Thaksin, Yingluck visit Penang, enjoy street food
Apparently buoyed by his victory last month in a tax case to do with Shin Corp share sales, former prime minister Thaksin Shinawatra and his sister, ex-PM Yingluck Shinawatra, came very close to Thailand – visiting Penang, Malaysia.
Malaysian newspaper The Star, a member of the Asia News Network, reported on Thursday that the two exiled VVIP siblings were spotted at Cecil Street market during the peak lunch hour on Wednesday. The two reportedly ordered popular Malaysian street food – koay teow th’ng and Chinese pasembur – at about 1pm.
The Star said they were earlier spotted at a food court in Weld Quay.
The surprise visit to the Malaysian border town south of Thailand created huge excitement, as many Penang residents instantly recognised them and approached them for selfies, the paper reported.
The two former PMs happily let their admirers take and share their photos in what is seen by Thai political observers as a subtle political message for Thailand, especially for the “3-Ps” generals in the government – suspended prime minister General Prayut Chan-o-cha, acting PM and Deputy Premier General Prawit Wongsuwan and Interior Minister General Anupong “Pok” Paochinda.
The Star said the two Shinawatras were escorted by Malaysian police on motorcycles and by bodyguards during their visit to Penang.
Thaksin, 73, was prime minister twice – from 2001 to 2006 – before he was toppled by a coup on September 19 that year. Yingluck, 55, rode the wave of Thaksin’s unending popularity to become the country’s first female prime minister in 2011, before she too was toppled in a coup by the 3-Ps on May 22, 2014.
On August 8, Thaksin triumphed in his back-tax share case, the third legal case he has won so far stemming from the 2006 coup.
The Central Tax Court ruled in his favour after he filed a case against a Revenue Department order for him to pay back tax of 17 billion baht on the sale of his Shin Corp shares to Singapore’s Temasek Holdings.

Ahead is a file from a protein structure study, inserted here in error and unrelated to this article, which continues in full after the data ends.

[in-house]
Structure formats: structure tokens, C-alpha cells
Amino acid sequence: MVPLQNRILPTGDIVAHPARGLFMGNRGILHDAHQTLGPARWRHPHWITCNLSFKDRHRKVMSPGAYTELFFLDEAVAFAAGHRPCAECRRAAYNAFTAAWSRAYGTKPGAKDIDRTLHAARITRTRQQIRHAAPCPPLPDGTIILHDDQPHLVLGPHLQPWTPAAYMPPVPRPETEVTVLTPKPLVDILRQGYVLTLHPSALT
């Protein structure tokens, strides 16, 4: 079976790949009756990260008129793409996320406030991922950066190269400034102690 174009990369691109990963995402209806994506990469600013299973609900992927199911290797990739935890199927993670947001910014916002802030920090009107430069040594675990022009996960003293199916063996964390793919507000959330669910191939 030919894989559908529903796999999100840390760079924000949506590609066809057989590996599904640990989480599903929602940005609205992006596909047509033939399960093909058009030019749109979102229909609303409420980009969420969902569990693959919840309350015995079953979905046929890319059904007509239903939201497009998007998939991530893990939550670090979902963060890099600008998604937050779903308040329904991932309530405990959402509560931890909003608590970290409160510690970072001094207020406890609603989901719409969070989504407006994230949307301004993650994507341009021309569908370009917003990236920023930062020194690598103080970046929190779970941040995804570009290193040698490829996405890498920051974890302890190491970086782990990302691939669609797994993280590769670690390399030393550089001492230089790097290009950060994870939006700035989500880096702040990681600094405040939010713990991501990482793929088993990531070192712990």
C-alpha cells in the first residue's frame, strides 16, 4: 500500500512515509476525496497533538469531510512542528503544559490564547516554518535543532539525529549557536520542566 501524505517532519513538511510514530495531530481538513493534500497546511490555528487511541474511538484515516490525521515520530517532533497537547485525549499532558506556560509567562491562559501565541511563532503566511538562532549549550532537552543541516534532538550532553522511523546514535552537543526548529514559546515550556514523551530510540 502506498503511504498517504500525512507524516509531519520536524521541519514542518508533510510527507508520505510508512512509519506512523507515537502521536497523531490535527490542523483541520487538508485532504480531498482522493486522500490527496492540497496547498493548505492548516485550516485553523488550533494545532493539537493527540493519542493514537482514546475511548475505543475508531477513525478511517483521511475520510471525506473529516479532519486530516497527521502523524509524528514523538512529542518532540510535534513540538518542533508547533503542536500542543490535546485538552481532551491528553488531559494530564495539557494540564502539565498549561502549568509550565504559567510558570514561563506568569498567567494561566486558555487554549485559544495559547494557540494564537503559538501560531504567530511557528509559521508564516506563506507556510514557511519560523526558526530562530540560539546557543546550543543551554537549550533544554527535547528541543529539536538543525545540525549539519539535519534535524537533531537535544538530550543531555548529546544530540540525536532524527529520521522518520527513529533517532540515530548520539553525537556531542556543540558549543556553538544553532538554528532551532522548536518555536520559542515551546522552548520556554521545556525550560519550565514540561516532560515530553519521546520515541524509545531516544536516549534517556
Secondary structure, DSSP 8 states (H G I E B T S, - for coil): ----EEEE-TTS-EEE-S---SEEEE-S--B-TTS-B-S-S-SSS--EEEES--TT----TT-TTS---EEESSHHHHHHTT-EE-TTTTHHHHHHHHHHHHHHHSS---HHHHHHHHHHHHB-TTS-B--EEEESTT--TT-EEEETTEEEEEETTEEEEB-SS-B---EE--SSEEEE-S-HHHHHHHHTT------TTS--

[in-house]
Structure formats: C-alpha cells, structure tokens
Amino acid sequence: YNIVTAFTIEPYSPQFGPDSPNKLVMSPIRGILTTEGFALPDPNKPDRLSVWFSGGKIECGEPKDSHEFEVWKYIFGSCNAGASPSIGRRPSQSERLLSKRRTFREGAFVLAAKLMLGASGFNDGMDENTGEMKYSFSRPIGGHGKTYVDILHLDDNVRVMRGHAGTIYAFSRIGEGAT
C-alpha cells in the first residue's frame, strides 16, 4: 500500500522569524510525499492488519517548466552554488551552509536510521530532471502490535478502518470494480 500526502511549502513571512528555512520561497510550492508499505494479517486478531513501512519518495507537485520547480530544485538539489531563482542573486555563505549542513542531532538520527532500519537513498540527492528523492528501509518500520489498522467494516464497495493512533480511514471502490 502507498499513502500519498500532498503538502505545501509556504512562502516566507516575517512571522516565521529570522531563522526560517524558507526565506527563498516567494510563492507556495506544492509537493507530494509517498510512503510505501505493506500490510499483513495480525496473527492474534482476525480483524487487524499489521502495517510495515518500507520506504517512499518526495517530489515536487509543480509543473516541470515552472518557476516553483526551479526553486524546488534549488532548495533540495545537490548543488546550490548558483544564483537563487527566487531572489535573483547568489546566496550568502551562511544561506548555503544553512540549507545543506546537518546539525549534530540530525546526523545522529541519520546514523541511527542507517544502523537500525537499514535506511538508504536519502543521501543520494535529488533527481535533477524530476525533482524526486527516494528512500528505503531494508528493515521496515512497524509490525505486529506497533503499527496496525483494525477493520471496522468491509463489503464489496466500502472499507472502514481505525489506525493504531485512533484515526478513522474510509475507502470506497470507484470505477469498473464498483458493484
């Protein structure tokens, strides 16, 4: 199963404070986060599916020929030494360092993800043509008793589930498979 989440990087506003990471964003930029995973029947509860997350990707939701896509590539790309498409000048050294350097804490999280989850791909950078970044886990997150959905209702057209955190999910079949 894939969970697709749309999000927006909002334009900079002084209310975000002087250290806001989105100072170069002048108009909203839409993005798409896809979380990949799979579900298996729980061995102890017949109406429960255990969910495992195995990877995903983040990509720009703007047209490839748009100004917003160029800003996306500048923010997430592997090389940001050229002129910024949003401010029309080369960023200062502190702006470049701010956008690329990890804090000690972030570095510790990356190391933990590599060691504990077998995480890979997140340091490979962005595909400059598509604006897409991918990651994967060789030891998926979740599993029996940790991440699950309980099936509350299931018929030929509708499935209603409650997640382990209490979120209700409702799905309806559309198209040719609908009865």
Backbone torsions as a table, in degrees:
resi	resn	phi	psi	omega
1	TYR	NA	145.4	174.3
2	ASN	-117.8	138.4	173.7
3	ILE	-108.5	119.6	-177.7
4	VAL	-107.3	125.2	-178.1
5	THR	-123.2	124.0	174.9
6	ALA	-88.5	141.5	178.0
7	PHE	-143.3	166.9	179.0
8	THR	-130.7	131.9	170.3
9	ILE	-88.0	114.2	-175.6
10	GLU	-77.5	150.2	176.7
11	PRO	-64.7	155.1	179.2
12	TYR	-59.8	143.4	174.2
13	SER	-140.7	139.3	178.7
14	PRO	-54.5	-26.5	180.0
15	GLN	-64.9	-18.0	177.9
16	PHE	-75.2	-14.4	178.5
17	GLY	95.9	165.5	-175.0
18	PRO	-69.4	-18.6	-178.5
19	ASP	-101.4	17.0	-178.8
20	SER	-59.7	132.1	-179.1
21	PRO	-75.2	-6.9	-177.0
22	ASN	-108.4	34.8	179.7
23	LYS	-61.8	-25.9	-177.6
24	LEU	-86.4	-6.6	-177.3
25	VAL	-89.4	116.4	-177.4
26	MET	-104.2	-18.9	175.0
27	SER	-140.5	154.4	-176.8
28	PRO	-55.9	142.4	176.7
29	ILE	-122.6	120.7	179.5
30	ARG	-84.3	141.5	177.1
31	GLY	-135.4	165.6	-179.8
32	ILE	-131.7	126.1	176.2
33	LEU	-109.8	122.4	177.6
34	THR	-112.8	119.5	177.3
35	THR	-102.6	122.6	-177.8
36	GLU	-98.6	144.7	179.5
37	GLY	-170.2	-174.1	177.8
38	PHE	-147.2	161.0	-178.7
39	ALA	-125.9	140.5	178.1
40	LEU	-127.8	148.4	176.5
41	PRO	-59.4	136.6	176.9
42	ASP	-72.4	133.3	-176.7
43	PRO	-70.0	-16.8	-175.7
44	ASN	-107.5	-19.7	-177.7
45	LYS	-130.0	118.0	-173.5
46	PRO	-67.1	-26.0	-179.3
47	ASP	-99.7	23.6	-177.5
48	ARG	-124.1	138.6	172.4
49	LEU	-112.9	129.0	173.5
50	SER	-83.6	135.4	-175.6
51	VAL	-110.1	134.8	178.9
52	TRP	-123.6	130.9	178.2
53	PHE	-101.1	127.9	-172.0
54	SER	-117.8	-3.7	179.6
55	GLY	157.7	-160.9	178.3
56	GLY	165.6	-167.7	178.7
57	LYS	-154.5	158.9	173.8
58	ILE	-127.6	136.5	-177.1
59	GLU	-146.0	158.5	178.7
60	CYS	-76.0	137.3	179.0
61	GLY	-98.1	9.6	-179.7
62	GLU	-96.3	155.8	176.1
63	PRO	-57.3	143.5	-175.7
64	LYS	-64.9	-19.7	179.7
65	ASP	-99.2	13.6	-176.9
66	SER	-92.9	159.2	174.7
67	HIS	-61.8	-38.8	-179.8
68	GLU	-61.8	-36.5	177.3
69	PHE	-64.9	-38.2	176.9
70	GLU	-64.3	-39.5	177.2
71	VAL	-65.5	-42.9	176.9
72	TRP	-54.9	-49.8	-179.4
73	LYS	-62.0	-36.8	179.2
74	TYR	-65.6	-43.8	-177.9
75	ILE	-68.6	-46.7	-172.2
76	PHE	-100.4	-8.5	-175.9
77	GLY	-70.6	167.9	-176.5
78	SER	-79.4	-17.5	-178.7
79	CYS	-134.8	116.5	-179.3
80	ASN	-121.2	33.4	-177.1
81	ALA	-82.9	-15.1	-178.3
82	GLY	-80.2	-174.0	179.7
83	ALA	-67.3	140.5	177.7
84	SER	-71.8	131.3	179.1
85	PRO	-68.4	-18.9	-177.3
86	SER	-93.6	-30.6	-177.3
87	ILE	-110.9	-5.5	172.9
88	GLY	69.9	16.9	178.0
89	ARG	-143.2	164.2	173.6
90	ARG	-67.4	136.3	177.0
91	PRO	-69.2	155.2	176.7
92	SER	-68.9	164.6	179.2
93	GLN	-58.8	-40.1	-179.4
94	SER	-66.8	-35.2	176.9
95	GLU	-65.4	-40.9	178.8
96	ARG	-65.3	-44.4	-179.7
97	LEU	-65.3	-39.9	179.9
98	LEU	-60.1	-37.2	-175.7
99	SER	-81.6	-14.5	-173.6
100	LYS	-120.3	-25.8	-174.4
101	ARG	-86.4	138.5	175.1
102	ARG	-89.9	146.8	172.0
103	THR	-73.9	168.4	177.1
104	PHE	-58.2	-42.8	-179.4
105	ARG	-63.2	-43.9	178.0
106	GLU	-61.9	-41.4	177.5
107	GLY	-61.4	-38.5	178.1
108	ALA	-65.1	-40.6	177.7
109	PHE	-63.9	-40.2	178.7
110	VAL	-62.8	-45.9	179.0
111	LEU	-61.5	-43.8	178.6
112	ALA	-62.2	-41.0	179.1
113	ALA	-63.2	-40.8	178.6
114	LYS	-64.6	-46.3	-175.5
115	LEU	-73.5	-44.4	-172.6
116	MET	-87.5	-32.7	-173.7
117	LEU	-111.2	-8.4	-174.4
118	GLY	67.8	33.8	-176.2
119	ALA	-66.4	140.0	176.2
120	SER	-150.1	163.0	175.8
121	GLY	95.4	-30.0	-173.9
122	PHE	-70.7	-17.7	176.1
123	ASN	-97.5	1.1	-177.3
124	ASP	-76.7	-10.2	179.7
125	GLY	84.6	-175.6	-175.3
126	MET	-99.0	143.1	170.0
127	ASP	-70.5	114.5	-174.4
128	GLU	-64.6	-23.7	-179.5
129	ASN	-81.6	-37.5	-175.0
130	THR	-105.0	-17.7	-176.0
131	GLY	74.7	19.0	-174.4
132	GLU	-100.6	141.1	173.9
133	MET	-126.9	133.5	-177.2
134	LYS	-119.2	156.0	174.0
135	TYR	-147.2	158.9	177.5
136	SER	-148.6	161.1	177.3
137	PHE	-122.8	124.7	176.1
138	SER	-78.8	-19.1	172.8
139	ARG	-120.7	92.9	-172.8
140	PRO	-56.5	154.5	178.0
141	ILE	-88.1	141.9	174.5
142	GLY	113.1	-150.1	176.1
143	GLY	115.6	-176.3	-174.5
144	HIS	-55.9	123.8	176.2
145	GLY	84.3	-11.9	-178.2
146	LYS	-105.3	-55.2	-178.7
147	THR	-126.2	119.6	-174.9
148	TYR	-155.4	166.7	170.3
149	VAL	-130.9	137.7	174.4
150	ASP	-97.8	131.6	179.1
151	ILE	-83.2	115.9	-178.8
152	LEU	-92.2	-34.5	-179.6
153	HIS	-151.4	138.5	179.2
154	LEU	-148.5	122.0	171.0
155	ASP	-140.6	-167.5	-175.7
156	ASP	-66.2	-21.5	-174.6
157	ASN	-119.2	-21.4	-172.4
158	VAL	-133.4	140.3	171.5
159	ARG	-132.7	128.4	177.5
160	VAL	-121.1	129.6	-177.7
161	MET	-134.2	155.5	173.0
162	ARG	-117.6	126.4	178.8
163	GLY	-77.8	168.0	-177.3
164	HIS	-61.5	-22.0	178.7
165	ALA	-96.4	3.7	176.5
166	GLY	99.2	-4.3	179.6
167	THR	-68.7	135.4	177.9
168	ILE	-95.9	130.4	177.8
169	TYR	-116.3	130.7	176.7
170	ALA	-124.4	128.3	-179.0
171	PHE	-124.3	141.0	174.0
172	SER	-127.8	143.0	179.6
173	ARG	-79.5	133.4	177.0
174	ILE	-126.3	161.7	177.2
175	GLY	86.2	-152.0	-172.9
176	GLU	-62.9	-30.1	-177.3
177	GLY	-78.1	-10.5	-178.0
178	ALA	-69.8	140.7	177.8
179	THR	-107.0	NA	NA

On November 22, 2019, the Supreme Court acquitted him in a case in which he was charged with abusing his authority as the prime minister by ordering the Finance Ministry to restructure TPI Polene’s debt.
And on August 30 that same year, the Supreme Court’s Criminal Division for Holders of Political Office acquitted him of allegations that he abused his authority by ordering Krung Thai Bank to approve a loan to Krissada Mahanakhon Group.
Thaksin, who has largely kept a low profile in the past, has become more vocal recently against the generals who staged the coups against him and his sister.
On September 19, Thaksin commemorated the coup against him 19 years ago by listing ten pillars of progress Thailand had “lost” because of the 2006 coup.
He also attacked the generals for “stealthily biting him from behind”.
Political observers said Thaksin has become vocal and is once again seeking the political limelight after pushing his youngest daughter, Paetongtarn Shinawatra, to the political stage while Prayut has kept a low profile since the Constitutional Court suspended him from duty as prime minister.
The court suspended Prayut on August 24 after accepting an opposition petition asking it to rule whether he had reached the end of his eight-year limit as premier. The court will announce its verdict at the end of this month.
In the past, Prayut has retaliated against Thaksin, reminding the exiled PM to behave whenever he sent a "political message" to Thailand.
Thaksin has apparently boosted Paetongtarn into the limelight as a possible PM candidate for the general election next year in her capacity as head of the Pheu Thai Family project.
Since then Paetongtarn has not shied away from seeking public support to bring Thaksin back home. She has asked Pheu Thai supporters to elect the party with a landslide victory so that her father could return home.
In an interview with Prachachart newspaper on Wednesday, Paetongtarn said the “unfair” judicial process would have to be “corrected” and political amnesty studied on a case-by-case basis.